On April 12, 2011, it will be 150 years since the opening shots were fired on Fort Sumter, marking the beginning of the bloodiest conflict in American history—the Civil War.
Today we stand poised on the brink of an even greater disaster. For over forty years, the pro-life movement has largely defined itself in its opposition to abortion, although a host of other issues have come in its wake, issues the movement was prepared to fight: euthanasia, assisted suicide, eugenics, in vitro fertilization, fetal stem cell research. But it appears now that the knock-out punch, the key victory the “culture of death” needs to reign triumphant, is going to come from the direction we were least prepared to fight.
That issue is gay marriage.
During the Illinois mid-term election season of 1858, incumbent Stephen A. Douglas regularly charged that Abraham Lincoln and the Republicans, by championing emancipation (for the most part, they didn’t), were actually pushing for a society with mixed marriages. In one of their debates, Lincoln replied, “Because I do not wish to have a negro woman for a slave, it does not necessarily follow that I must have her for a wife. I need have her for neither the one nor the other; I can just let her alone.” This clearly sensible reply never stopped the Democrats’ accusations; while the Republicans won the Illinois legislature, they didn’t carry by enough seats to replace Douglas with Lincoln.
Something of the same weakness attends the pro-marriage argument. It can be summed up in this fashion: We can put a thief in jail for stealing, but we can’t punish a man for kleptomania.
Many of us who grew up in the 1970s and ‘80s were unaware that the American Psychiatric Association had taken homosexuality off of the Diagnostic and Statistical Manual of Mental Disorders in 1973. Rather, we became adults wrapped in the comfortable fiction that homosexuality’s dysfunctionality was too obvious to be denied.
The idea that homosexuality was natural was, as Dr. Peter Kreeft said in another context, “so stupid that you have to have a Ph.D. to believe it.” “If God had meant for man to be gay, He would have created Adam and Steve,” we quipped.
However, we also grew up knowing that the homosexual orientation wasn’t a matter of choice. We didn’t necessarily buy into the argument that homosexuals were “born that way”, but we weren’t equipped to dispute it. So far as gay sex was between adults and consensual, it was a “victimless crime”; it no longer made sense to deprive gay men and women of jobs and homes, or to exclude them from fellowship and friendship. Because we didn’t want to celebrate homosexuality, it didn’t follow that we wanted to punish gay people … we could just let them alone.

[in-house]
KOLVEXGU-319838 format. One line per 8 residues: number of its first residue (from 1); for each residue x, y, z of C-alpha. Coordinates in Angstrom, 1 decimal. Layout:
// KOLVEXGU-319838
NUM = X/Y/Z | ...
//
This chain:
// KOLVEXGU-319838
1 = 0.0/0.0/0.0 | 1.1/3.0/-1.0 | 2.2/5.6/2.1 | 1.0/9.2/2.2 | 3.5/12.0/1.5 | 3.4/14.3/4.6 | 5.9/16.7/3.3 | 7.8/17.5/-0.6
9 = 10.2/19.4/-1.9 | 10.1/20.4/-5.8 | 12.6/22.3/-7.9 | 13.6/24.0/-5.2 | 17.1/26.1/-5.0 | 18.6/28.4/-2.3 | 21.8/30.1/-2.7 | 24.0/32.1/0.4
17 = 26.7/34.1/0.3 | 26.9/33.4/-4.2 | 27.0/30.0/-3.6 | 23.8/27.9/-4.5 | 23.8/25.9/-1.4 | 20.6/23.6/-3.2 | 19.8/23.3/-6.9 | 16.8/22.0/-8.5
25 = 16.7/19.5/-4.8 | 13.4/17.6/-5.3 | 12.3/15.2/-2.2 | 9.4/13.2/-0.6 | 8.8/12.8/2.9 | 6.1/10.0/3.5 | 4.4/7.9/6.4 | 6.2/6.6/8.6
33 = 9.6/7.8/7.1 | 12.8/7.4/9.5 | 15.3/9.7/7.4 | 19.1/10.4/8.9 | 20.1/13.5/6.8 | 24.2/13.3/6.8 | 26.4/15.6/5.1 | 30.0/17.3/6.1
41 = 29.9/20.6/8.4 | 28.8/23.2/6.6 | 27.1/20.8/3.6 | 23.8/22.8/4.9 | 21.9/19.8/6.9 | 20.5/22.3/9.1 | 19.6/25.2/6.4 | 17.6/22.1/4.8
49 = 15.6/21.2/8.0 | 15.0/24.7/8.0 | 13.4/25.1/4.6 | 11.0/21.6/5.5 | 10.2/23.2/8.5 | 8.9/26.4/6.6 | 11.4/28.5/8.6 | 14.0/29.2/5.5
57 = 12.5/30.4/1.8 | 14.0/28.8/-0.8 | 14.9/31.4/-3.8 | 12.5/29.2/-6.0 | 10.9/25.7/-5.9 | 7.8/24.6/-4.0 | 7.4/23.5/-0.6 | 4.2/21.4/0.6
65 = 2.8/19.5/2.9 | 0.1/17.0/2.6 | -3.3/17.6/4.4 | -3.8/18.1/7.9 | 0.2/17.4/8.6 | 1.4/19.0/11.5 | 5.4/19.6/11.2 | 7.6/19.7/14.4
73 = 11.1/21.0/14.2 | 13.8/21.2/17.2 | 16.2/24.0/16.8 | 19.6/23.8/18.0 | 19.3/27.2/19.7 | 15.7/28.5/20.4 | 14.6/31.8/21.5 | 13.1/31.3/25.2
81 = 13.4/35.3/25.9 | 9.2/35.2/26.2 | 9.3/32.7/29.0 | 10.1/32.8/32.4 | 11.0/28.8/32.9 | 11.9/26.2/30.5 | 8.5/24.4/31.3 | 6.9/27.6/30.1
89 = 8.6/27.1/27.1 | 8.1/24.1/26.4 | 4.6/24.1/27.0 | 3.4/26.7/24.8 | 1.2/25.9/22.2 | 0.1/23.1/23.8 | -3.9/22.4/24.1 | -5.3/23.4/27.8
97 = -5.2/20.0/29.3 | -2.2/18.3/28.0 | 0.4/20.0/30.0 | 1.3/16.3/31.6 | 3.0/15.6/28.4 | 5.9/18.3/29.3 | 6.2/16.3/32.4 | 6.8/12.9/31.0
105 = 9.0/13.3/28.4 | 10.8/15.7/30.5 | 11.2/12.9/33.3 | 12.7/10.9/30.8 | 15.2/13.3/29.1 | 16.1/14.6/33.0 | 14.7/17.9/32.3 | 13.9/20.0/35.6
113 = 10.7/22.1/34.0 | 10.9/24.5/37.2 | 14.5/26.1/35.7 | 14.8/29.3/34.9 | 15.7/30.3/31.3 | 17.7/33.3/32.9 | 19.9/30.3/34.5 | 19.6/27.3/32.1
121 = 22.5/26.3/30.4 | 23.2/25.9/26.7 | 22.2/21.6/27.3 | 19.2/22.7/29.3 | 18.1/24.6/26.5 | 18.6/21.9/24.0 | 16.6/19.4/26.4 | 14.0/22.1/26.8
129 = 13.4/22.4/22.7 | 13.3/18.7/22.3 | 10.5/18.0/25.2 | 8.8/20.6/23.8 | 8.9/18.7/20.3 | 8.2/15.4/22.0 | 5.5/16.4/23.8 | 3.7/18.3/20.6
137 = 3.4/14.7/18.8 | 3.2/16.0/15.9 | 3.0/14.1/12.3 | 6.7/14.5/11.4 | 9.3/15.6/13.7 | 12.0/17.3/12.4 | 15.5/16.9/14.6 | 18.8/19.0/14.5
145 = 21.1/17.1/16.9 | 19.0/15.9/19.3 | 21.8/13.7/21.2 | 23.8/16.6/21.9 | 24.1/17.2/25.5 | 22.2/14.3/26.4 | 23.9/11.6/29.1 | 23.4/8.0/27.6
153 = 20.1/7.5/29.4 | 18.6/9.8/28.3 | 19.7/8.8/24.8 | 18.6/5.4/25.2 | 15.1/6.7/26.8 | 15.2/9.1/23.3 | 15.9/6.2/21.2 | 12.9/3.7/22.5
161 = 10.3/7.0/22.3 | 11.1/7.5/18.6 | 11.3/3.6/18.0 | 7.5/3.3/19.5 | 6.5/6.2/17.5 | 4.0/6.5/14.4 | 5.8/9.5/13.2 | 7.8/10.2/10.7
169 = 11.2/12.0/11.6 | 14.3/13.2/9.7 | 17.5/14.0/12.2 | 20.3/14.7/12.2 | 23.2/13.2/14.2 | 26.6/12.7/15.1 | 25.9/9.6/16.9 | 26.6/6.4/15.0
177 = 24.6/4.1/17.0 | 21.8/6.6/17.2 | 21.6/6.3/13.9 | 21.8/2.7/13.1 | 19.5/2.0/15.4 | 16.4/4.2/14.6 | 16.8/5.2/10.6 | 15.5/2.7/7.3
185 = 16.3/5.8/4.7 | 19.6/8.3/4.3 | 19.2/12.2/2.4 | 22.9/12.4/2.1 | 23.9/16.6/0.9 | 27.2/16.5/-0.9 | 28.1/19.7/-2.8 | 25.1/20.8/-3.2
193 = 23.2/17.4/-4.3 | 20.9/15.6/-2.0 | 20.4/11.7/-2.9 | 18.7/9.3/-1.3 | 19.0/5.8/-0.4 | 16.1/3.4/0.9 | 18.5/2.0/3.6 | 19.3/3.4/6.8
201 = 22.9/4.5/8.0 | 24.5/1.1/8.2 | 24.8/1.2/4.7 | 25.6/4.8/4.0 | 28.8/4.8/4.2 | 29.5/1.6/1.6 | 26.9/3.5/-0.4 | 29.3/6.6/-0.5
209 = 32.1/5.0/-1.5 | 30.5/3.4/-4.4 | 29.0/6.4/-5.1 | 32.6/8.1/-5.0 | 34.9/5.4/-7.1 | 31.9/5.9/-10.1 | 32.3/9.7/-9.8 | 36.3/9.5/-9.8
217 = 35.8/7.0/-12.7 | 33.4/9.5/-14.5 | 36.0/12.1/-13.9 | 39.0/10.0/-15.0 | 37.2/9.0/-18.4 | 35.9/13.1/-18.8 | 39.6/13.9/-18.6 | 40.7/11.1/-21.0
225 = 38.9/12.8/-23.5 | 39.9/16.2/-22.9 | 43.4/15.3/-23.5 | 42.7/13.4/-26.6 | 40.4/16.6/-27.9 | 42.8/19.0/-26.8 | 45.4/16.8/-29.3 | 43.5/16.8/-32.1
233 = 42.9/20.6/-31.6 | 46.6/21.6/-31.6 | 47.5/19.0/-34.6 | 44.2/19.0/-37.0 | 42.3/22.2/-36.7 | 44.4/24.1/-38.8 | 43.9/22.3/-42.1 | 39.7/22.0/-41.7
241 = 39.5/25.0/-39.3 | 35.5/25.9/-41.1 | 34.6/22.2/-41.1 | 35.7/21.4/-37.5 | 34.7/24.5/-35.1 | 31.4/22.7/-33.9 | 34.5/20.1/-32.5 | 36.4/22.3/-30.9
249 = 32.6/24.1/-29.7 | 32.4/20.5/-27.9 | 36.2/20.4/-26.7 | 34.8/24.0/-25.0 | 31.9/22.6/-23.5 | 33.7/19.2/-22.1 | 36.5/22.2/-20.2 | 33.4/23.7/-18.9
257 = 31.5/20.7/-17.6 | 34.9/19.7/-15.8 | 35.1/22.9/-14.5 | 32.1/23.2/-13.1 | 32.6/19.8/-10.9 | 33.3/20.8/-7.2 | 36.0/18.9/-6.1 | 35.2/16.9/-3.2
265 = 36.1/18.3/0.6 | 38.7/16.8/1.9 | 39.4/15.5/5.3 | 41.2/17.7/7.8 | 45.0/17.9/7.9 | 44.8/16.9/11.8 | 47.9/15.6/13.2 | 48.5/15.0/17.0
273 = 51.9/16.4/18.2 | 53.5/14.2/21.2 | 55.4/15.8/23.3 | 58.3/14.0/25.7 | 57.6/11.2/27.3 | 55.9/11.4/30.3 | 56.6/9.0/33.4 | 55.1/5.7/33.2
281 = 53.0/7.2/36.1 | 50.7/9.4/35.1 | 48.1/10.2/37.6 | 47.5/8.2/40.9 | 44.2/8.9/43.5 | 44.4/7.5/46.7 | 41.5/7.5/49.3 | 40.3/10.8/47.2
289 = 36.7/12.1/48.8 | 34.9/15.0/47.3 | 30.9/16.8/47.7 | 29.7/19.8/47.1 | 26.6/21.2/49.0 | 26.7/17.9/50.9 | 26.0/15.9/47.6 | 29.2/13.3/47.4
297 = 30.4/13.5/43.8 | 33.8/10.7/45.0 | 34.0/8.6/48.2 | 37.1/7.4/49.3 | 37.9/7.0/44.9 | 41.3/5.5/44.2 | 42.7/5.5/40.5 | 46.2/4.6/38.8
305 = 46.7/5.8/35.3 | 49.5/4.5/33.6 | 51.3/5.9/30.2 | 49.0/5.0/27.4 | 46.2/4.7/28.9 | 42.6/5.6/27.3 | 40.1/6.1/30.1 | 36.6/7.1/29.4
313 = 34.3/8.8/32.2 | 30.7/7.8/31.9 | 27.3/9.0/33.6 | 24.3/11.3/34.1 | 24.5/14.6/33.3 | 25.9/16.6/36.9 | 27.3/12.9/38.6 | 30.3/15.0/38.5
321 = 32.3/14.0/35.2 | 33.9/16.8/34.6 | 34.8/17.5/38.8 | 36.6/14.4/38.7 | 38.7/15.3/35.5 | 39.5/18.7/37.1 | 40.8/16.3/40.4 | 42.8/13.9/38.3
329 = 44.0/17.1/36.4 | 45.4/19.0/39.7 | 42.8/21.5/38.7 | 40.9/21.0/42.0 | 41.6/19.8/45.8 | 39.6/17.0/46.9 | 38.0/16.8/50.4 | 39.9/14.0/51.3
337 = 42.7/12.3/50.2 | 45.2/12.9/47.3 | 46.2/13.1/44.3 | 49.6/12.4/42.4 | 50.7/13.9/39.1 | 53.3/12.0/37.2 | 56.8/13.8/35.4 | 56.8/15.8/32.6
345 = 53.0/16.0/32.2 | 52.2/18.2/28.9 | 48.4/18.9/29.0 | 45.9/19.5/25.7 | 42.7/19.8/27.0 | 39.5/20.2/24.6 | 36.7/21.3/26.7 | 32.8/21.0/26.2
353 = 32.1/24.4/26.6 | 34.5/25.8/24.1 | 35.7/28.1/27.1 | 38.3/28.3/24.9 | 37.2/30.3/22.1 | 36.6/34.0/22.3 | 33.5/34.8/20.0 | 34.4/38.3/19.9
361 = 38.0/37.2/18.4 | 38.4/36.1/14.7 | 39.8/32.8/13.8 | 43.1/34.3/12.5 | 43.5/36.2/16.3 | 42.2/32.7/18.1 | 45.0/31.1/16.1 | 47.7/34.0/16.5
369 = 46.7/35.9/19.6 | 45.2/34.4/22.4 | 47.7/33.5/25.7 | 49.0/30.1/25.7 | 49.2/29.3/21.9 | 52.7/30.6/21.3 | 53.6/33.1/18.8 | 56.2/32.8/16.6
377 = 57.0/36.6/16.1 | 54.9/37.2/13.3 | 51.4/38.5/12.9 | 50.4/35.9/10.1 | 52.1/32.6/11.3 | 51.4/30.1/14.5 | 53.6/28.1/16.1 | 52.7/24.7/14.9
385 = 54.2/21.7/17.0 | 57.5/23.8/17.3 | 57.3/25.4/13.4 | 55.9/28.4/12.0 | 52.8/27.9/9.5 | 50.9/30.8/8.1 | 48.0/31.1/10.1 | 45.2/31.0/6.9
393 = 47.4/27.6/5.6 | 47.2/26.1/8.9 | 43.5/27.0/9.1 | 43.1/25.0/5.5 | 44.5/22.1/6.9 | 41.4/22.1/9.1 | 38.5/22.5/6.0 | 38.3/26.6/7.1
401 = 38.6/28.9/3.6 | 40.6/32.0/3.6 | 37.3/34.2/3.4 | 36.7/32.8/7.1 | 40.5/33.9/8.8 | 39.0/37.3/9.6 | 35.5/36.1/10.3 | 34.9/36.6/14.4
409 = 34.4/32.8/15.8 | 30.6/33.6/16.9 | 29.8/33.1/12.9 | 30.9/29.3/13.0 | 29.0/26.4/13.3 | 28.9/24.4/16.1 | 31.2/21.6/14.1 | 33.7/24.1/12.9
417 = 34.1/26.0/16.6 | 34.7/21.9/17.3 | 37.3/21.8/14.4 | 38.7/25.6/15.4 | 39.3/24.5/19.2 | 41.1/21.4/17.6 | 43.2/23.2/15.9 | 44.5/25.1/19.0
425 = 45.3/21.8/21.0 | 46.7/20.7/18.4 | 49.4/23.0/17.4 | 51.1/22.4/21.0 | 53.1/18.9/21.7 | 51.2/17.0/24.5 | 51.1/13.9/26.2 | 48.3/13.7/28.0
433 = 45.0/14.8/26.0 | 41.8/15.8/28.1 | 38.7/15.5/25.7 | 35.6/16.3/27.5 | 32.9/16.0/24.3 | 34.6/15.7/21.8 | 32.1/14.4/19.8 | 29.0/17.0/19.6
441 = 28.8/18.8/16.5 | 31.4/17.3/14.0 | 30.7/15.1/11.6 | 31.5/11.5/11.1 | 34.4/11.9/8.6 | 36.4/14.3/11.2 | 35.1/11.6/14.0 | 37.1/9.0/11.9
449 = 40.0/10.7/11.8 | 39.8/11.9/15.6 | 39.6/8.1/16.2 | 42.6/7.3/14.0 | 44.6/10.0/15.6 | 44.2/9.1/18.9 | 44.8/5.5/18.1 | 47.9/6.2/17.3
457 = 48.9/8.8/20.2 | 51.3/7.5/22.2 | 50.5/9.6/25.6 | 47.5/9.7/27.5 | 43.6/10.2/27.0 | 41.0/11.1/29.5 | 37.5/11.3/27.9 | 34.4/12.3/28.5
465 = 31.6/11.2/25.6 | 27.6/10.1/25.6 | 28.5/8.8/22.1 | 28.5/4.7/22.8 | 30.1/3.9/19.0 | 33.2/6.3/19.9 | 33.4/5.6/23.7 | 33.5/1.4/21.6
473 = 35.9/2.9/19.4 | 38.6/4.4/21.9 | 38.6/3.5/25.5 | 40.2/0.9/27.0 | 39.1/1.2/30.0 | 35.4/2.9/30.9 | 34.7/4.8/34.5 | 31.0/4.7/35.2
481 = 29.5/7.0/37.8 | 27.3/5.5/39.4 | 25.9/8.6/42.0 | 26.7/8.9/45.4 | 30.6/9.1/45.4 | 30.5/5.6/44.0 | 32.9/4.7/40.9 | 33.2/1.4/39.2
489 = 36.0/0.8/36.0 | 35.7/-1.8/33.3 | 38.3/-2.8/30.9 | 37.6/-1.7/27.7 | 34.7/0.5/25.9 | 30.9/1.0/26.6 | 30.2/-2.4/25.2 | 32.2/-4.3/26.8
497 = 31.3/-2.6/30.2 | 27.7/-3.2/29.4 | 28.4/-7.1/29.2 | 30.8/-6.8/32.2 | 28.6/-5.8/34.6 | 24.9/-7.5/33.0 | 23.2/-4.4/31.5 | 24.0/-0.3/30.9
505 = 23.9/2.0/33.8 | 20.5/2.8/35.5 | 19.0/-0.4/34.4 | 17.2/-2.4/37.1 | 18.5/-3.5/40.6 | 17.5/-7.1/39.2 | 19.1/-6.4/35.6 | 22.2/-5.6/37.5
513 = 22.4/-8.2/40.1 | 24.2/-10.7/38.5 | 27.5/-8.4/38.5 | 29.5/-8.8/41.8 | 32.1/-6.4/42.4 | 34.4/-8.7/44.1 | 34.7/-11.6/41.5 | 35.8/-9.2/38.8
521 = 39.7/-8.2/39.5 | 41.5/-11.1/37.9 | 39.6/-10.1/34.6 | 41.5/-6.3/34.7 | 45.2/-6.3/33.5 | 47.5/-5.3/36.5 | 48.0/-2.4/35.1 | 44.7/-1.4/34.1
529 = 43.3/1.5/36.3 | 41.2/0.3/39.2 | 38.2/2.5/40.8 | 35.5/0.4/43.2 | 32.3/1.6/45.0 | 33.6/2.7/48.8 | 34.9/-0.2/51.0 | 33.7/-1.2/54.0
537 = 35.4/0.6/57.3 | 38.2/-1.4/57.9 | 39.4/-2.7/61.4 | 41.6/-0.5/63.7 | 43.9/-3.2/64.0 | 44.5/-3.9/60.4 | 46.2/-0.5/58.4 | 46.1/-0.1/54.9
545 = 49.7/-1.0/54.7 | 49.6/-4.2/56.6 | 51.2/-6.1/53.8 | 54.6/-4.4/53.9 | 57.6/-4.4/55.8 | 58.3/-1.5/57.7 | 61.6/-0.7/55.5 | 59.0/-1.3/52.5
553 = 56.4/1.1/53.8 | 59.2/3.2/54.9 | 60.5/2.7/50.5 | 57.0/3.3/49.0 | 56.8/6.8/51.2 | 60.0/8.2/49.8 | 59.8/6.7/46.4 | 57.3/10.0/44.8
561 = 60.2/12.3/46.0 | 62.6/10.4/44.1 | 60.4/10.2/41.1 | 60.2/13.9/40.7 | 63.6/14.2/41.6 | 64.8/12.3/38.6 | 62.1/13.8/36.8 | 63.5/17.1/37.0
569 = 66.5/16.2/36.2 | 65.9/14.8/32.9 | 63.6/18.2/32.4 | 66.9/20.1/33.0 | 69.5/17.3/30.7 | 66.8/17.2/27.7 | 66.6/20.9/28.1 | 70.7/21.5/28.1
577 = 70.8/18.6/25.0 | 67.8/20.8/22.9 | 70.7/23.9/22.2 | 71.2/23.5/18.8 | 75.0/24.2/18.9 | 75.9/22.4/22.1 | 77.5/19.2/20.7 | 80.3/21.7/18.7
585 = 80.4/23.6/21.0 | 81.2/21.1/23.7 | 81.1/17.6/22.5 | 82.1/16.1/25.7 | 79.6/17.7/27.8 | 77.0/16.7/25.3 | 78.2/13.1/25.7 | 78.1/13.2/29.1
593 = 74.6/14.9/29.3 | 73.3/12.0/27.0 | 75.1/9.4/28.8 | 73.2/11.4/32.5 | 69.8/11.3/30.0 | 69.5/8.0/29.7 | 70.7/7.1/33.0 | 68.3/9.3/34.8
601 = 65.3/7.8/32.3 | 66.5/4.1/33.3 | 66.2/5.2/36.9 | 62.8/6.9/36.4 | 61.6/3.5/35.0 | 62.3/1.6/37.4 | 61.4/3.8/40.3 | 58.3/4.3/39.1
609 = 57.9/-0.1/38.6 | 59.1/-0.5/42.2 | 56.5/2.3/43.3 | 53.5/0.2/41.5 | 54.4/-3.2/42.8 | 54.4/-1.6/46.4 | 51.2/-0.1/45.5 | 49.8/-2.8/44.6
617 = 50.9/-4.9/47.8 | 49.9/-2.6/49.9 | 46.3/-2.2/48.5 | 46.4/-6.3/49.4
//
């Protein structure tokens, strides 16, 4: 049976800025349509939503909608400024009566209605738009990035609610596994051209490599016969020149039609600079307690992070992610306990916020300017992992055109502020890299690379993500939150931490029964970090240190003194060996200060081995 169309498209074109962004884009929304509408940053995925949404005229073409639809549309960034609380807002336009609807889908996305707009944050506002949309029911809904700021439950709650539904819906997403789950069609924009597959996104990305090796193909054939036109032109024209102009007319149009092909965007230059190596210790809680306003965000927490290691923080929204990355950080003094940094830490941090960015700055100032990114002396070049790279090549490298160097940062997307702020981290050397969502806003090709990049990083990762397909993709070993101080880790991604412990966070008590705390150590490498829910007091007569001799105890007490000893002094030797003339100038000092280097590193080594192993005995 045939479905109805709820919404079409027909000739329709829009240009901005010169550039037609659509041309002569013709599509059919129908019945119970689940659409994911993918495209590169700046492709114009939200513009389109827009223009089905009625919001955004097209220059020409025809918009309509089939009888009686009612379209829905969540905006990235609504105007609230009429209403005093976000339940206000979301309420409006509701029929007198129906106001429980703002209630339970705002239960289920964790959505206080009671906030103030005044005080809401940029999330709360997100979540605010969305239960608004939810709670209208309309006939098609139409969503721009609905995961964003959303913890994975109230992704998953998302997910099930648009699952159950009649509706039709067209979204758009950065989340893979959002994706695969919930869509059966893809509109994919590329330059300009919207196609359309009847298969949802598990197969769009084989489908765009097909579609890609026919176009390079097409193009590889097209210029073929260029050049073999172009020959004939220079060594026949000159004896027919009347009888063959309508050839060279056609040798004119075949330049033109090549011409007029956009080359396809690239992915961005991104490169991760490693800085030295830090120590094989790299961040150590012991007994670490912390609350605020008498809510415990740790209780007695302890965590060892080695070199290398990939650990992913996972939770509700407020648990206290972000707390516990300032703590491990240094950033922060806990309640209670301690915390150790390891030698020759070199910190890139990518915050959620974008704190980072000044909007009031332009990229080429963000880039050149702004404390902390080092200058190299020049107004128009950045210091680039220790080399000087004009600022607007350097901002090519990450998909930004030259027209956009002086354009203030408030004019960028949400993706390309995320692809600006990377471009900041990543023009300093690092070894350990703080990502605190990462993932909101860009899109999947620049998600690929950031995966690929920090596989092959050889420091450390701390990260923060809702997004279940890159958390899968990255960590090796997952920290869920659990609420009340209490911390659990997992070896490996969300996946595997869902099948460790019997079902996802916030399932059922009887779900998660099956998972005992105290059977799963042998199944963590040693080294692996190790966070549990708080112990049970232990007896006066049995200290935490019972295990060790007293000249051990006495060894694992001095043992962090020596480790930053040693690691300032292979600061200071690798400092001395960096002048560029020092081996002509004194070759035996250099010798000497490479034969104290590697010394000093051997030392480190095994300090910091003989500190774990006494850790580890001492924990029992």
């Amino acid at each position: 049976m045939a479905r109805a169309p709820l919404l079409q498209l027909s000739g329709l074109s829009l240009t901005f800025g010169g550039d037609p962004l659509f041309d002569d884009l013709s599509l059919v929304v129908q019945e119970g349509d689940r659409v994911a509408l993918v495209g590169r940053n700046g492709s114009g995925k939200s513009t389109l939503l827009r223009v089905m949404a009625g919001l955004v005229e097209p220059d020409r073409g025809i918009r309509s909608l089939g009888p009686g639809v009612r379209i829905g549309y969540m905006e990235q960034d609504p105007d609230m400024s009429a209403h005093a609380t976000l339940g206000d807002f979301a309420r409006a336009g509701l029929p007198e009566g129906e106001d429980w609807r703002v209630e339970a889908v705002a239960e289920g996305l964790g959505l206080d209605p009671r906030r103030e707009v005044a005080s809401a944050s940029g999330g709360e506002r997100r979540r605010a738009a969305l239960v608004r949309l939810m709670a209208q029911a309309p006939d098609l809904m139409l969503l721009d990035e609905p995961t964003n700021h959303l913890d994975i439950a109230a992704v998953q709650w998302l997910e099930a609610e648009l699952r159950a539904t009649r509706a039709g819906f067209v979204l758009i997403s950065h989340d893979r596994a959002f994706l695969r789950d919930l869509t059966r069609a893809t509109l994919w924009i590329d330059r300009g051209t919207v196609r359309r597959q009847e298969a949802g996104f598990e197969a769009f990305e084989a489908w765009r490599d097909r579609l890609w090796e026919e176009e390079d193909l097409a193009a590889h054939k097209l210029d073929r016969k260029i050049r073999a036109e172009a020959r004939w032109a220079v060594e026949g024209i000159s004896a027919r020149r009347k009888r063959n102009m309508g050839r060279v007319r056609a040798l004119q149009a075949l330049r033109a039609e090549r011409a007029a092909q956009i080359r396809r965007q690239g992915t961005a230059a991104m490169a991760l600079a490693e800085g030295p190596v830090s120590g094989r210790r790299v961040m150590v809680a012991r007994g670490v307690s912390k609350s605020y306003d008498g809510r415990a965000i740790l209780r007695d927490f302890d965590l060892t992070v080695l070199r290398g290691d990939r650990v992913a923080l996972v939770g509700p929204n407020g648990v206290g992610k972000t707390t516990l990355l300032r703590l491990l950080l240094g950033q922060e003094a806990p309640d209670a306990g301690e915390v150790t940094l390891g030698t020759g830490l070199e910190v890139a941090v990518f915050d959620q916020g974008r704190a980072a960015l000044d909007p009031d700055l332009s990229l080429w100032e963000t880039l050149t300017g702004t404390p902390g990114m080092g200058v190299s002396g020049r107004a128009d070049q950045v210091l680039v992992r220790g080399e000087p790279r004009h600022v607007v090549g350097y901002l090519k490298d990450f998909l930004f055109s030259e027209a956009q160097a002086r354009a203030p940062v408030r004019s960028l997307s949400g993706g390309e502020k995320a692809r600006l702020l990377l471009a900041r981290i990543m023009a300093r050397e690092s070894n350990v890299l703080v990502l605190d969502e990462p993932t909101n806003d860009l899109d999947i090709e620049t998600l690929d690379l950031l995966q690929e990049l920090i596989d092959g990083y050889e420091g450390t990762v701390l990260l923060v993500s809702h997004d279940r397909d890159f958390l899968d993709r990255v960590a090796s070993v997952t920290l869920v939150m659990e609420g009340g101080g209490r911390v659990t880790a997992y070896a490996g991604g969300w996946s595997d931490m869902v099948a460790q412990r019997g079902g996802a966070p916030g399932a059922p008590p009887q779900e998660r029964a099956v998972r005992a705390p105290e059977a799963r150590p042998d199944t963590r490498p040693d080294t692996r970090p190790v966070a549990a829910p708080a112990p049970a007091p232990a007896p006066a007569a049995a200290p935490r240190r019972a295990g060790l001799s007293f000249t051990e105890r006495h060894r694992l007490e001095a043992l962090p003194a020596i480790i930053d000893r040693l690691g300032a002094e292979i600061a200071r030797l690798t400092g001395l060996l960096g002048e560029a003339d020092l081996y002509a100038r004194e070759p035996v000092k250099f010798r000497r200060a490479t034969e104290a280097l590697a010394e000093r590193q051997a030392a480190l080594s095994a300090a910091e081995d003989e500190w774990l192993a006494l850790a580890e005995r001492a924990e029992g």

However, in the years between the removal of homosexuality from the DSM and Lawrence v. Texas (2003), gay activists within the APA had successfully created and strengthened the myth that homosexuality was natural and normal, that it neither needed nor admitted of a cure. We were unaware that decades of research and case work had been jettisoned and that all research in opposition to the myth was squelched so far as possible. We were unaware that homosexuals were using the myth to create a false “protected class” out of the homosexual orientation, a class equivalent to race and sex.
Thus, it was inevitable that, when the majority decision was handed down in Lawrence, supporters of the decision such as the Slate’s Dahlia Lithwick would argue that the right to gay consensual sex gave homosexuals no basis to claim a right to marriage. And, indeed, A.J. Anthony Kennedy’s majority opinion claimed that the decision “does not involve whether the government must give formal recognition to any relationship that homosexual persons seek to enter.”
However, in invoking “substantive due process”, the majority opinion in Lawrence could not help but create a protected class out of homosexuals. Nor did A.J. Sandra Day O’Connor’s use of the “equal protection” clause avoid such a result.
The Defense of Marriage Act and Proposition 8 both depend on the ability of the pro-marriage argument to pass a “rational basis” review by the Supreme Court. That is, the Court must concede a legitimate state interest in defining marriage as an “opposite-sex only” arrangement.
This is where we have our weakest link. As Judge Vaughn Walker argued out in his ruling on Perry v. Schwarzenegger, if we allow elderly and sterile heterosexual couples to marry, then it’s inconsistent to claim that procreation is a rational basis for discriminating against same-sex couples.
The defense of DOMA and Prop 8, then, has to rest on two arguments: 1) Lawrence didn’t intend to establish homosexuals as a protected class; rather, it intended to include a particular decision—whether to engage in gay sex—as part of a class of protected actions. 2) The concept of homosexuality as a protected class rests on a bogus claim that Science has proven what individual scientists have been discouraged from even questioning: that homosexuality is innate and immutable.
This gives us little grounds for optimism. As Dr. Jeffrey Satinover explains, recent SCOTUS jurisprudence has accepted the essentialist position without question.
It’s not quite true that, as Eric Sammons has argued, we lost the gay marriage battle fifty years ago. We simply didn’t recognize that gay rights was part of the battle … until it was too late.
Like slavery a century and a half ago, the culture of lies has polarized the nation between two irreconcilable value sets. Whatever SCOTUS’ decision is on DOMA, it will likely trigger the cascade failure of democracy in the US. The civil war that will ensue then will be a war without defined physical borders, without pity, without charity, without restraint.
It may not be a war with recognizable armies. But it will be bloody nonetheless.